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Studying cerebral hemodynamics and metabolism using simultaneous near-infrared spectroscopy and transcranial Doppler ultrasound: a hyperventilation and caffeine study.

Authors
  • Yang, Runze
  • Brugniaux, Julien
  • Dhaliwal, Harinder
  • Beaudin, Andrew E
  • Eliasziw, Misha
  • Poulin, Marc J
  • Dunn, Jeff F
Type
Published Article
Journal
Physiological Reports
Publisher
Wiley (Physiological Reports)
Publication Date
Apr 01, 2015
Volume
3
Issue
4
Identifiers
DOI: 10.14814/phy2.12378
PMID: 25907789
Source
Medline
Keywords
License
Unknown

Abstract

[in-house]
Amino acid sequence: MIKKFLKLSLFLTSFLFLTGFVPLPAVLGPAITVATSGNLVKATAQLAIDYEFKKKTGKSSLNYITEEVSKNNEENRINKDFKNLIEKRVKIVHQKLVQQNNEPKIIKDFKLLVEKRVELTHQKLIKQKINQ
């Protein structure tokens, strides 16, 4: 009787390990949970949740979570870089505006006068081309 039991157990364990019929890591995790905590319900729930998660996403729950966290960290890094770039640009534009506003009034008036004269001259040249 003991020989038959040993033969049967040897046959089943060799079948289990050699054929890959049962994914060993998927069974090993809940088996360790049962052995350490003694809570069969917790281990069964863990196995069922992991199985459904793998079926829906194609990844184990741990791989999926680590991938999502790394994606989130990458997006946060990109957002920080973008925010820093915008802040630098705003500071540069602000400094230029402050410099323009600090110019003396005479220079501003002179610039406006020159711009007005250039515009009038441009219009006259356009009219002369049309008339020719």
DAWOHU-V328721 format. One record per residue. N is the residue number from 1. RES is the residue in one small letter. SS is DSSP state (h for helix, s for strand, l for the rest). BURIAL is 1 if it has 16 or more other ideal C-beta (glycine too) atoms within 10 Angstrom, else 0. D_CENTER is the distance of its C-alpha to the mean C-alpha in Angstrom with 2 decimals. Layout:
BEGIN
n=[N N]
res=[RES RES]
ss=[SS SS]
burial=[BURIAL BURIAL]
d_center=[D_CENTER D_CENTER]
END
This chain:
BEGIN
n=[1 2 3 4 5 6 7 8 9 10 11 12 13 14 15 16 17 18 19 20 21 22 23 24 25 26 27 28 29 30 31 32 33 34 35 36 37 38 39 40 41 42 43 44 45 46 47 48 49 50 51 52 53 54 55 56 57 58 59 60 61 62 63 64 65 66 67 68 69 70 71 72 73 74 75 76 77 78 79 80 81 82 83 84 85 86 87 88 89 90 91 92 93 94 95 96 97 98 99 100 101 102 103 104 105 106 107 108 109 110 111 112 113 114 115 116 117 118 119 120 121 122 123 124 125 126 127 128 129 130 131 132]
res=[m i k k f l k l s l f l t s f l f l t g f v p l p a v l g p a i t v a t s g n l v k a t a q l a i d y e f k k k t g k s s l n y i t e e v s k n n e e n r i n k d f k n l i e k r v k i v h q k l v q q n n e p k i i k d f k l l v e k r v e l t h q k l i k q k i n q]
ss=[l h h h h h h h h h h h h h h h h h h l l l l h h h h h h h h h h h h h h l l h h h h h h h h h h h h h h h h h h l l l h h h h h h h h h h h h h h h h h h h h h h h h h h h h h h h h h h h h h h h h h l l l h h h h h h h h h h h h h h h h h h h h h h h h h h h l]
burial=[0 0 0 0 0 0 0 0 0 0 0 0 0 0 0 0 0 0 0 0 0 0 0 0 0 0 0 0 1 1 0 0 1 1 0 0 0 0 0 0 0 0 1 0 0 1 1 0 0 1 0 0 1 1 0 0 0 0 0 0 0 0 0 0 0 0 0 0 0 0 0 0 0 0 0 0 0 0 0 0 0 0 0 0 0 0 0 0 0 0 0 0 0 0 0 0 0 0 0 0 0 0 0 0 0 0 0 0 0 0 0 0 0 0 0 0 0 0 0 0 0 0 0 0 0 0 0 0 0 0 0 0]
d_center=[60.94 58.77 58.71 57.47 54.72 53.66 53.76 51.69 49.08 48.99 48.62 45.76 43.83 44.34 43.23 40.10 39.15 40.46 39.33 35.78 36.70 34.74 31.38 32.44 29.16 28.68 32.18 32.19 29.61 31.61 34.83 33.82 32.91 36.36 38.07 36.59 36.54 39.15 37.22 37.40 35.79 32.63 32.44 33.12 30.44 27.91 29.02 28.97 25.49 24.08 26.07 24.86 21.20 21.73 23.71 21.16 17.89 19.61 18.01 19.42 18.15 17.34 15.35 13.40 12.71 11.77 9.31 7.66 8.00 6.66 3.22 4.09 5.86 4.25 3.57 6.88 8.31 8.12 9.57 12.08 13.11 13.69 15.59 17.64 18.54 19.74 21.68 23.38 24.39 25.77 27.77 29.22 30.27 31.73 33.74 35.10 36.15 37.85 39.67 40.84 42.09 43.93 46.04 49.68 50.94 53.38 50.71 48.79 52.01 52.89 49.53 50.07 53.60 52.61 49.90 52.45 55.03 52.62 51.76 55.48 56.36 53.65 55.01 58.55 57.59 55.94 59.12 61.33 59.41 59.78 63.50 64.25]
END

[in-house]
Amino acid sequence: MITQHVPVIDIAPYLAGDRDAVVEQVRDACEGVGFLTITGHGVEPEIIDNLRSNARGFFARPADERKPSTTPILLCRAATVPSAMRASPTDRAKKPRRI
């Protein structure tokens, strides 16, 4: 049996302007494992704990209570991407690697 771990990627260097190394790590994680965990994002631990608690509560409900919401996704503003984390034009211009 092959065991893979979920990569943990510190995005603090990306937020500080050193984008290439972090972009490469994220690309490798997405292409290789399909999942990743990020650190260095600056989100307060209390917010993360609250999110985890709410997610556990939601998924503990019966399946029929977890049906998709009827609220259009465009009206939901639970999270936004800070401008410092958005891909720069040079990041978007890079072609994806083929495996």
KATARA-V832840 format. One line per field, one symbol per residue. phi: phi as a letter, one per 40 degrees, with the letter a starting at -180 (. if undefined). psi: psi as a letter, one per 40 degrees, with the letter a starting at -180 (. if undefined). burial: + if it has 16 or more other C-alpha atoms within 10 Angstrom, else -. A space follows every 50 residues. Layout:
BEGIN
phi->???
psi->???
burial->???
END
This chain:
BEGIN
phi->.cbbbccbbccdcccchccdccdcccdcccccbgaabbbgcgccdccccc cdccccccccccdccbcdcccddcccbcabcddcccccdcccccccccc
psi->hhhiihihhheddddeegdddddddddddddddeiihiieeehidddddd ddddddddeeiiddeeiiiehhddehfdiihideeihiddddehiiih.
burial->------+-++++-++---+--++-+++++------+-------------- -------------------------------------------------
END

Caffeine is one of the most widely consumed psycho-stimulants in the world, yet little is known about its effects on brain oxygenation and metabolism. Using a double-blind, placebo-controlled, randomized cross-over study design, we combined transcranial Doppler ultrasound (TCD) and near-infrared spectroscopy (NIRS) to study caffeine's effect on middle cerebral artery peak blood flow velocity (Vp), brain tissue oxygenation (StO2), total hemoglobin (tHb), and cerebral oxygen metabolism (CMRO2) in five subjects. Hyperventilation-induced hypocapnia served as a control to verify the sensitivity of our measurements. During hypocapnia (~16 mmHg below resting values), Vp decreased by 40.0 ± 2.4% (95% CI, P < 0.001), while StO2 and tHb decreased by 2.9 ± 0.3% and 2.6 ± 0.4%, respectively (P = 0.003 and P = 0.002, respectively). CMRO2, calculated using the Fick equation, was reduced by 29.3 ± 9% compared to the isocapnic-euoxia baseline (P < 0.001). In the pharmacological experiments, there was a significant decrease in Vp, StO2, and tHb after ingestion of 200 mg of caffeine compared with placebo. There was no significant difference in CMRO2 between caffeine and placebo. Both showed a CMRO2 decline compared to baseline showing the importance of a placebo control. In conclusion, this study showed that profound hypocapnia impairs cerebral oxidative metabolism. We provide new insight into the effects of caffeine on cerebral hemodynamics. Moreover, this study showed that multimodal NIRS/TCD is an excellent tool for studying brain hemodynamic responses to pharmacological interventions and physiological challenges.

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